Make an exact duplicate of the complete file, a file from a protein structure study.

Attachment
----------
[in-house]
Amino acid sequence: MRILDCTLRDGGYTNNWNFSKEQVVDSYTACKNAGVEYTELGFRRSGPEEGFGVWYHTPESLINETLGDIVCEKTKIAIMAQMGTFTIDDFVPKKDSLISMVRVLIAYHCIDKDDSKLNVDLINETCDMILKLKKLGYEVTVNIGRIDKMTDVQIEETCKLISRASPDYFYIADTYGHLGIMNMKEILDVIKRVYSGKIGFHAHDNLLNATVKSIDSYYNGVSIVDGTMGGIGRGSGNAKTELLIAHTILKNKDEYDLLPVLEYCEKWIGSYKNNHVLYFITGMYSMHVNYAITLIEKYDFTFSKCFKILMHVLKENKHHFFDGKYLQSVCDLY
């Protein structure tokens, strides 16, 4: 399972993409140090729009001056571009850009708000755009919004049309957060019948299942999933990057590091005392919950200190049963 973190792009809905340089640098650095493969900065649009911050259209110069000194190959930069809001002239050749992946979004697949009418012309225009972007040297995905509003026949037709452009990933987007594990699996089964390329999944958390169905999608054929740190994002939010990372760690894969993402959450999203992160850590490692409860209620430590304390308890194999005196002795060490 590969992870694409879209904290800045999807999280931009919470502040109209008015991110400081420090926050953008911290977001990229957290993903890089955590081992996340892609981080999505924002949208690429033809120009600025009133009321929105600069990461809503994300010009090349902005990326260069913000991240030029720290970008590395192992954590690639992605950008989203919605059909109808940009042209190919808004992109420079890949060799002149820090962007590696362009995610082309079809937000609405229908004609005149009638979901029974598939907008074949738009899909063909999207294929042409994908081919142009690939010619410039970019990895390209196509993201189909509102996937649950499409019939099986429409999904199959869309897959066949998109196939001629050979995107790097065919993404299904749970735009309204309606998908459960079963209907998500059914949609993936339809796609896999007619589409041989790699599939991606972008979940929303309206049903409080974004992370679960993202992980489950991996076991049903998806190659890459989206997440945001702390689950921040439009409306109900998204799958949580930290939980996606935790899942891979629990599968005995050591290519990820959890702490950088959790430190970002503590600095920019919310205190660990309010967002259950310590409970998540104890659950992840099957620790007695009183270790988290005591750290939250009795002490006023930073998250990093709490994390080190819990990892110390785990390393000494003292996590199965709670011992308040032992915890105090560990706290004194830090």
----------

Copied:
[in-house]
Amino acid sequence: MRILDCTLRDGGYTNNWNFSKEQVVDSYTACKNAGVEYTELGFRRSGPEEGFGVWYHTPESLINETLGDIVCEKTKIAIMAQMGTFTIDDFVPKKDSLISMVRVLIAYHCIDKDDSKLNVDLINETCDMILKLKKLGYEVTVNIGRIDKMTDVQIEETCKLISRASPDYFYIADTYGHLGIMNMKEILDVIKRVYSGKIGFHAHDNLLNATVKSIDSYYNGVSIVDGTMGGIGRGSGNAKTELLIAHTILKNKDEYDLLPVLEYCEKWIGSYKNNHVLYFITGMYSMHVNYAITLIEKYDFTFSKCFKILMHVLKENKHHFFDGKYLQSVCDLY
């Protein structure tokens, strides 16, 4: 399972993409140090729009001056571009850009708000755009919004049309957060019948299942999933990057590091005392919950200190049963 973190792009809905340089640098650095493969900065649009911050259209110069000194190959930069809001002239050749992946979004697949009418012309225009972007040297995905509003026949037709452009990933987007594990699996089964390329999944958390169905999608054929740190994002939010990372760690894969993402959450999203992160850590490692409860209620430590304390308890194999005196002795060490 590969992870694409879209904290800045999807999280931009919470502040109209008015991110400081420090926050953008911290977001990229957290993903890089955590081992996340892609981080999505924002949208690429033809120009600025009133009321929105600069990461809503994300010009090349902005990326260069913000991240030029720290970008590395192992954590690639992605950008989203919605059909109808940009042209190919808004992109420079890949060799002149820090962007590696362009995610082309079809937000609405229908004609005149009638979901029974598939907008074949738009899909063909999207294929042409994908081919142009690939010619410039970019990895390209196509993201189909509102996937649950499409019939099986429409999904199959869309897959066949998109196939001629050979995107790097065919993404299904749970735009309204309606998908459960079963209907998500059914949609993936339809796609896999007619589409041989790699599939991606972008979940929303309206049903409080974004992370679960993202992980489950991996076991049903998806190659890459989206997440945001702390689950921040439009409306109900998204799958949580930290939980996606935790899942891979629990599968005995050591290519990820959890702490950088959790430190970002503590600095920019919310205190660990309010967002259950310590409970998540104890659950992840099957620790007695009183270790988290005591750290939250009795002490006023930073998250990093709490994390080190819990990892110390785990390393000494003292996590199965709670011992308040032992915890105090560990706290004194830090």